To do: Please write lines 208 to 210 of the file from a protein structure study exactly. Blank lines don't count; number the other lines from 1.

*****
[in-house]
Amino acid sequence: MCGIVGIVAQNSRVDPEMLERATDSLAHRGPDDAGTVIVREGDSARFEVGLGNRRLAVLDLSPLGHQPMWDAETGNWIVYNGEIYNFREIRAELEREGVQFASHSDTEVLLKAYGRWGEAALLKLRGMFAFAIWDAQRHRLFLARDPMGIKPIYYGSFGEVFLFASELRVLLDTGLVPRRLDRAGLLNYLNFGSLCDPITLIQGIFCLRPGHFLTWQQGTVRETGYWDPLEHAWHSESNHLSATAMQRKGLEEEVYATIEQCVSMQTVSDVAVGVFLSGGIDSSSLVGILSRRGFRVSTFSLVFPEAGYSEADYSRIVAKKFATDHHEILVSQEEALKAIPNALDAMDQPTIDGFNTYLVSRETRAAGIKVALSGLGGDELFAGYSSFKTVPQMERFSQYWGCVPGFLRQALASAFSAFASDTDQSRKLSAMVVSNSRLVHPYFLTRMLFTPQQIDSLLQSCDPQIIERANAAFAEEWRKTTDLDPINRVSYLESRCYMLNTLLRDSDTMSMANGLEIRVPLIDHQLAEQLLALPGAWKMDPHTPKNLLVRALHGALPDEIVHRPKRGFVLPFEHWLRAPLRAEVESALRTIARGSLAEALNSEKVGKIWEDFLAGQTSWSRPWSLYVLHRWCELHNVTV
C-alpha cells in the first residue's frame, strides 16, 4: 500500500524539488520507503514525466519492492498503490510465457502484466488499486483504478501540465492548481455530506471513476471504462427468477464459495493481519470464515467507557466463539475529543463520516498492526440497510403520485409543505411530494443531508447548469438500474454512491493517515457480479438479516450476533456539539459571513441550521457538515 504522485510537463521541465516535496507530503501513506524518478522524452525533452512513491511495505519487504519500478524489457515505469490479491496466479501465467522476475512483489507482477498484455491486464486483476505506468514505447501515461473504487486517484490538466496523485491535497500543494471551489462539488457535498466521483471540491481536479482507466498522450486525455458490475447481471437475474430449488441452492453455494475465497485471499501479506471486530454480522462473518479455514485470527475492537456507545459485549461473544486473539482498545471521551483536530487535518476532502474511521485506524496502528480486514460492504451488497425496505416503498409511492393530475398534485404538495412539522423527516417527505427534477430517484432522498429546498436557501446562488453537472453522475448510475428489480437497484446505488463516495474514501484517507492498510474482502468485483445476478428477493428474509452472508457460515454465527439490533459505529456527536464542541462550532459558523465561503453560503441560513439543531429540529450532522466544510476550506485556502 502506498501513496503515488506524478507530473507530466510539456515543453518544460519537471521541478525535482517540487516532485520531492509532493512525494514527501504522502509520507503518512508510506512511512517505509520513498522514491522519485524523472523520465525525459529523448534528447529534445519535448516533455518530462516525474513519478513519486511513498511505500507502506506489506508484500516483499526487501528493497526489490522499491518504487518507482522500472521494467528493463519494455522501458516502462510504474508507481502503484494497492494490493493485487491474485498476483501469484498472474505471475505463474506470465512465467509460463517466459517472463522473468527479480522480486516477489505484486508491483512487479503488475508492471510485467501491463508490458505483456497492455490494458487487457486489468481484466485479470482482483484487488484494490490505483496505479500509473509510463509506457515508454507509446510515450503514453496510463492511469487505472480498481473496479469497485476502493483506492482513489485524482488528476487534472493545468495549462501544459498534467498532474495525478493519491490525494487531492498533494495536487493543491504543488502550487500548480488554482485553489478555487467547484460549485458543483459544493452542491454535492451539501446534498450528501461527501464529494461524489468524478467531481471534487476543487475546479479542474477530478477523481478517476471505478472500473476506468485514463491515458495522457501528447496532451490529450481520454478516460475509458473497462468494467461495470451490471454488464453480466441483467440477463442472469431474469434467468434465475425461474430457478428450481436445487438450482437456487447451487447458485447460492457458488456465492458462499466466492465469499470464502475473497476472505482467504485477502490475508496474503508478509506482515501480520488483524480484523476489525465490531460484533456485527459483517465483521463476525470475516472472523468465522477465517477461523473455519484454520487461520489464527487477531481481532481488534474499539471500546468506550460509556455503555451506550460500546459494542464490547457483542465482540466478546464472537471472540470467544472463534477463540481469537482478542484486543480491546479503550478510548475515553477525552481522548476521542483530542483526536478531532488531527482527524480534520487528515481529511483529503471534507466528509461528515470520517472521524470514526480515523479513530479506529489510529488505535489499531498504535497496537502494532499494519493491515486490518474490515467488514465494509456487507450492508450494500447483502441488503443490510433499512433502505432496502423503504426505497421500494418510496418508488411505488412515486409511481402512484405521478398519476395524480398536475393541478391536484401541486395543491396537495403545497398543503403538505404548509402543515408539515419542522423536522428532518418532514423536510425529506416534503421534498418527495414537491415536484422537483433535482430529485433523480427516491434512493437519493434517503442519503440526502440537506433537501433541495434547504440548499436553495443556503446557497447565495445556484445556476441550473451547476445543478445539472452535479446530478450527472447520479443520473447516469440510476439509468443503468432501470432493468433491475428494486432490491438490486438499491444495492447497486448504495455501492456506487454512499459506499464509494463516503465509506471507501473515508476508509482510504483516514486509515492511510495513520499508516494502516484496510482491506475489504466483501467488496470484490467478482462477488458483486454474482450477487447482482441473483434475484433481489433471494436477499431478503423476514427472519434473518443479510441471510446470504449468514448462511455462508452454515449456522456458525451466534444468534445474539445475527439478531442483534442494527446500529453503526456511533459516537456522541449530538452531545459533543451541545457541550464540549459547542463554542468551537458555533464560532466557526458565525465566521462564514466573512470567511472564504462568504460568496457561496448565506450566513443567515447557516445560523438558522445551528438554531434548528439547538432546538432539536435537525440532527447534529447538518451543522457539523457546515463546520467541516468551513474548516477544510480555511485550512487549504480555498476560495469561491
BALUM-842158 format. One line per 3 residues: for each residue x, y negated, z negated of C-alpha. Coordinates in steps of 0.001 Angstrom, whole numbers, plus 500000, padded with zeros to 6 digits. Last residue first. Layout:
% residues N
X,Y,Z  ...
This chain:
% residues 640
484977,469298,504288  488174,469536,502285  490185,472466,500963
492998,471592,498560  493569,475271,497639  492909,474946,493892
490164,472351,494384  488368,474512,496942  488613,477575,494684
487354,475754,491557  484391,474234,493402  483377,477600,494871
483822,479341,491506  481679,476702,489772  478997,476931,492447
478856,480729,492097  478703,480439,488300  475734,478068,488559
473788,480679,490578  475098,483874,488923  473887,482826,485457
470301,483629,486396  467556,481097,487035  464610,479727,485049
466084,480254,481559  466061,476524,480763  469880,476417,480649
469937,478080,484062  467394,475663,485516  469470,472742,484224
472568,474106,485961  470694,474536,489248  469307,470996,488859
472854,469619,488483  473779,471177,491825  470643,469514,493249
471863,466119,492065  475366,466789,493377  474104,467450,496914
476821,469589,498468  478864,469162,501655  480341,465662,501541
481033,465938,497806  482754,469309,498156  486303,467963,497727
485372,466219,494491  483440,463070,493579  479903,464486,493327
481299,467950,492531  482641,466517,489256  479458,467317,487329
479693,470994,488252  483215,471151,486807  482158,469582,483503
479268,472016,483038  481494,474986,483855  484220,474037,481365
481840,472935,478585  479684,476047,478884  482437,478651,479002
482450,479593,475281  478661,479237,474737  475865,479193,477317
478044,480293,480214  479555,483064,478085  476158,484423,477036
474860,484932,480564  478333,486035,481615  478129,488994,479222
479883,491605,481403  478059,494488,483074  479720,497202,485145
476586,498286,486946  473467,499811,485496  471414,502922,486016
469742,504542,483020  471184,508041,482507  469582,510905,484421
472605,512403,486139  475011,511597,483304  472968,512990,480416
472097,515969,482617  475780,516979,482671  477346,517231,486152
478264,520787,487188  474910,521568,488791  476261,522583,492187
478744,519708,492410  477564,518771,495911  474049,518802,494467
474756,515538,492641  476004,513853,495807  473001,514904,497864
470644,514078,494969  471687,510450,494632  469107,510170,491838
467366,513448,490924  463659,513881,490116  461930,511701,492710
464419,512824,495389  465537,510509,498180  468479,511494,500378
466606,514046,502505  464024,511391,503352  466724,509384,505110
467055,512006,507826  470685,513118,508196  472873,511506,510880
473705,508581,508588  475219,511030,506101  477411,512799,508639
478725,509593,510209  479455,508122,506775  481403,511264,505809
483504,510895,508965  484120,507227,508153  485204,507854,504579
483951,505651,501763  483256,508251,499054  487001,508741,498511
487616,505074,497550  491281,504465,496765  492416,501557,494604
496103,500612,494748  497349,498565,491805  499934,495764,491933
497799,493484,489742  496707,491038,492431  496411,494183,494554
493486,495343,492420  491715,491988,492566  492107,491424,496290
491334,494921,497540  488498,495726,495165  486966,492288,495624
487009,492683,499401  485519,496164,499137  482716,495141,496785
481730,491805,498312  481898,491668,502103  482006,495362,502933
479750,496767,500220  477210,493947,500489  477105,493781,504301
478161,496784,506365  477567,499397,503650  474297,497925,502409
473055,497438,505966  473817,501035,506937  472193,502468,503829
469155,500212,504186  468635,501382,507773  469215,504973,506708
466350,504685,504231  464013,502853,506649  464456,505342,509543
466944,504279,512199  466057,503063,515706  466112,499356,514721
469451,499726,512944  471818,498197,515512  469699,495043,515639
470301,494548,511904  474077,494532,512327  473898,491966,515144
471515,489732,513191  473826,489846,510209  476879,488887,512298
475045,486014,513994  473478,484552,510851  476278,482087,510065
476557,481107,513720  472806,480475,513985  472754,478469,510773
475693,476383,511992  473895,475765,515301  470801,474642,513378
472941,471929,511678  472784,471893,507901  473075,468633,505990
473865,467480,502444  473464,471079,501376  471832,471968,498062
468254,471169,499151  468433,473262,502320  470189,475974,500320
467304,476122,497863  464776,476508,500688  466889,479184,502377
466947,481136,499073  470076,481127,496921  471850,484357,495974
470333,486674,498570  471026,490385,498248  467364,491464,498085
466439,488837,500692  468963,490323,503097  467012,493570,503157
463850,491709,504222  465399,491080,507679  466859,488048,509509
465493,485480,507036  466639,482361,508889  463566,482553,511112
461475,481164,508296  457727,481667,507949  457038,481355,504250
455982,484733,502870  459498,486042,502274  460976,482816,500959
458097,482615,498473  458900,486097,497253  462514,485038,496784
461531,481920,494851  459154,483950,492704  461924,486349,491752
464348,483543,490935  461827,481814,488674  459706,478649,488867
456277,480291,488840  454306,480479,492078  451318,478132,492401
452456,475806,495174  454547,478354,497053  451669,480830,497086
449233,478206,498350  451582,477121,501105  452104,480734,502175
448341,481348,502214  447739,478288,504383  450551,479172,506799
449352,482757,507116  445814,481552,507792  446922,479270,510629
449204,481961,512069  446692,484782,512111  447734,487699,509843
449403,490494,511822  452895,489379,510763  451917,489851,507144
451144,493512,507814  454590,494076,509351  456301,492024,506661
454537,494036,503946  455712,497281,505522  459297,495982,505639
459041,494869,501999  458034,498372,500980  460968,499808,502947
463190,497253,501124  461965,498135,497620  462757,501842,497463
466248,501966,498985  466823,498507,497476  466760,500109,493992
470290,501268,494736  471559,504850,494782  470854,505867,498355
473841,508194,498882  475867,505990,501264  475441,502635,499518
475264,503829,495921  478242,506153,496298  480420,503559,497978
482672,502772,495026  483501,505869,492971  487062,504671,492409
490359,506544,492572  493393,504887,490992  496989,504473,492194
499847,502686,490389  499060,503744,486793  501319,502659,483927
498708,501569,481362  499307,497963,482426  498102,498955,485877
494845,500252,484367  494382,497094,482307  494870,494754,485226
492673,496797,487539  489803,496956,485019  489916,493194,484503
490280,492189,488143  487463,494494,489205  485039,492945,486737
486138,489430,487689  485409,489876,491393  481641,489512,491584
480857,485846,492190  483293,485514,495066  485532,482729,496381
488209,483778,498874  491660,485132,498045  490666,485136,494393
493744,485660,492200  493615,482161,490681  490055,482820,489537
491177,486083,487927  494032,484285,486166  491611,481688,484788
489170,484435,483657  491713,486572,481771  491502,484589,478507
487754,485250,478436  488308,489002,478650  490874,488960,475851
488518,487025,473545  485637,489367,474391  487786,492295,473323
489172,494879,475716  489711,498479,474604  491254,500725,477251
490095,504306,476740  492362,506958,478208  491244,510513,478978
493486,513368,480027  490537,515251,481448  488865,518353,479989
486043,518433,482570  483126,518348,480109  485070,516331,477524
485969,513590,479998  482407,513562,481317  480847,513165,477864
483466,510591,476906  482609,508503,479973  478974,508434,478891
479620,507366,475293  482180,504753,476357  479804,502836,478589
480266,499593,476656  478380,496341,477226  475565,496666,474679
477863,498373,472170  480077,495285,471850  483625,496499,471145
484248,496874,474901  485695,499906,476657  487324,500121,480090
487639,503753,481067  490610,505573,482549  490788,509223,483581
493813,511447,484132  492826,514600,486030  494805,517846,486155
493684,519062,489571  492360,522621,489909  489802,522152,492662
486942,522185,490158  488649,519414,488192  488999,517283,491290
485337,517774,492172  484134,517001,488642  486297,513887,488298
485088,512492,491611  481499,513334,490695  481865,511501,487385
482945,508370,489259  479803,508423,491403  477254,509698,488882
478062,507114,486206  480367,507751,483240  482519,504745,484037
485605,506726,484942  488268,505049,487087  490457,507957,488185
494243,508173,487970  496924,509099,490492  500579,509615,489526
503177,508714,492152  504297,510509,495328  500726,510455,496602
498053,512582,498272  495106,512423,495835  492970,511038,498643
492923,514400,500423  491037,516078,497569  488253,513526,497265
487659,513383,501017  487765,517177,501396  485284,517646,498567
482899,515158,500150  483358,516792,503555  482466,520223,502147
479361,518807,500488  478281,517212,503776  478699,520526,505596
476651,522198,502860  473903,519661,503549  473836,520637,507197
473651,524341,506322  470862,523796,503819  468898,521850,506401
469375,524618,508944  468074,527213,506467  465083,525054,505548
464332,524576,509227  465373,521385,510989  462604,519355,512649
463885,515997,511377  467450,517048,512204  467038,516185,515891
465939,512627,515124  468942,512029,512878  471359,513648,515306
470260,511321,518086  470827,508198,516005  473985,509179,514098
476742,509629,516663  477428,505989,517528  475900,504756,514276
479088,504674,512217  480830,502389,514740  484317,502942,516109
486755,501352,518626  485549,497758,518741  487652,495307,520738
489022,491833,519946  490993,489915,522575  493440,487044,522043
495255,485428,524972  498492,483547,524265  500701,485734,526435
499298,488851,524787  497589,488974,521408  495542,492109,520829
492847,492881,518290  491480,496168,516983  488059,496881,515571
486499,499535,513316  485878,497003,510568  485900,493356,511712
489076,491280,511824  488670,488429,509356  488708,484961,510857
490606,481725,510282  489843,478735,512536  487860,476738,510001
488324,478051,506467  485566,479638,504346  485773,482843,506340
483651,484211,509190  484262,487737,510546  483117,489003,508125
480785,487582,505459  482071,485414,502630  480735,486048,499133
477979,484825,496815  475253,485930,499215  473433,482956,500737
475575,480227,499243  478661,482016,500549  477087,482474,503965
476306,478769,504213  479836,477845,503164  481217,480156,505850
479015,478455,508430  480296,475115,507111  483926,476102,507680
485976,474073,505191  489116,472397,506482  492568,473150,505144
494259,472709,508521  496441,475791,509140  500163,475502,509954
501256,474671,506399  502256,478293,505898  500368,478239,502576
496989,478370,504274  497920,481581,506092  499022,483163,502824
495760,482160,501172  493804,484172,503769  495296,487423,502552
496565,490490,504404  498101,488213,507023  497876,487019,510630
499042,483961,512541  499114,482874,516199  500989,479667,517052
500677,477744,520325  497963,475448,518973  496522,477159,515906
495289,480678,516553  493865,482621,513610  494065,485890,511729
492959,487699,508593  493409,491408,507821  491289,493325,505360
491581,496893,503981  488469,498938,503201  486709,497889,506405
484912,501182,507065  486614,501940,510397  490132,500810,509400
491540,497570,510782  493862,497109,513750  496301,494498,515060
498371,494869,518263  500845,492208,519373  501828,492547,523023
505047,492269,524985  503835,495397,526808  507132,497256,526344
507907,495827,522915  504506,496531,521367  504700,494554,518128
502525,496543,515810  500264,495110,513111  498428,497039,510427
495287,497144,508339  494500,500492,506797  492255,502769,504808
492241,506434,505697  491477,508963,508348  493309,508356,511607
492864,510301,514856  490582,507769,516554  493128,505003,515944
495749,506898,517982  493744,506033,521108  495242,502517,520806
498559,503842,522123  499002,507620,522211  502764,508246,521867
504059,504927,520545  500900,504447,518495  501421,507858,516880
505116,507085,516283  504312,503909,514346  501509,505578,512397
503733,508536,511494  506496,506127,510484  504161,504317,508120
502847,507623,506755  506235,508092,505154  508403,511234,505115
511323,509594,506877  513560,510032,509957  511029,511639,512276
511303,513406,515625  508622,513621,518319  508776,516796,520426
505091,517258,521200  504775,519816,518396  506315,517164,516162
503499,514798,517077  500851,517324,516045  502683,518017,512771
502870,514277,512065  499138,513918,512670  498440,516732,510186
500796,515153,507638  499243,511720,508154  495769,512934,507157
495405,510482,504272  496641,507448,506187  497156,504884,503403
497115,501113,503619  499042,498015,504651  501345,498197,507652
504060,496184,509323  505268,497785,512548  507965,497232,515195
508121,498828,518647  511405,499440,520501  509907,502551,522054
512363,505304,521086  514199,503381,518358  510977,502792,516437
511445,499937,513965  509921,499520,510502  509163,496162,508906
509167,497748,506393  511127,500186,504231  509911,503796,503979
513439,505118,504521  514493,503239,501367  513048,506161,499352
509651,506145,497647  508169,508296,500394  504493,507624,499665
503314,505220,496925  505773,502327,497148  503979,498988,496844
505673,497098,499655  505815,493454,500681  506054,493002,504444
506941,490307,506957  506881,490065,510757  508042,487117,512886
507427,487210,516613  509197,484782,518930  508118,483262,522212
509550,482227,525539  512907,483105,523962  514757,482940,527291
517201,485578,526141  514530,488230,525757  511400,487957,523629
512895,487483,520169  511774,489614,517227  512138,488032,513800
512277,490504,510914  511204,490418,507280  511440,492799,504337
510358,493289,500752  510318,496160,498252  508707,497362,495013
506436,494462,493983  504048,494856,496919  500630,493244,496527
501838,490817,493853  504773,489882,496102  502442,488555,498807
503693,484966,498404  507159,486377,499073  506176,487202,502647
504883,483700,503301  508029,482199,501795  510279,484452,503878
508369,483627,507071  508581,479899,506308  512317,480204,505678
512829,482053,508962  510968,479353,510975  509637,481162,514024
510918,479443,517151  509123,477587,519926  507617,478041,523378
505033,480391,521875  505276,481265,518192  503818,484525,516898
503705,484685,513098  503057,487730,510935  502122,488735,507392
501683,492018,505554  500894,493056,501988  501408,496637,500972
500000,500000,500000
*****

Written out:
517201,485578,526141  514530,488230,525757  511400,487957,523629
512895,487483,520169  511774,489614,517227  512138,488032,513800
512277,490504,510914  511204,490418,507280  511440,492799,504337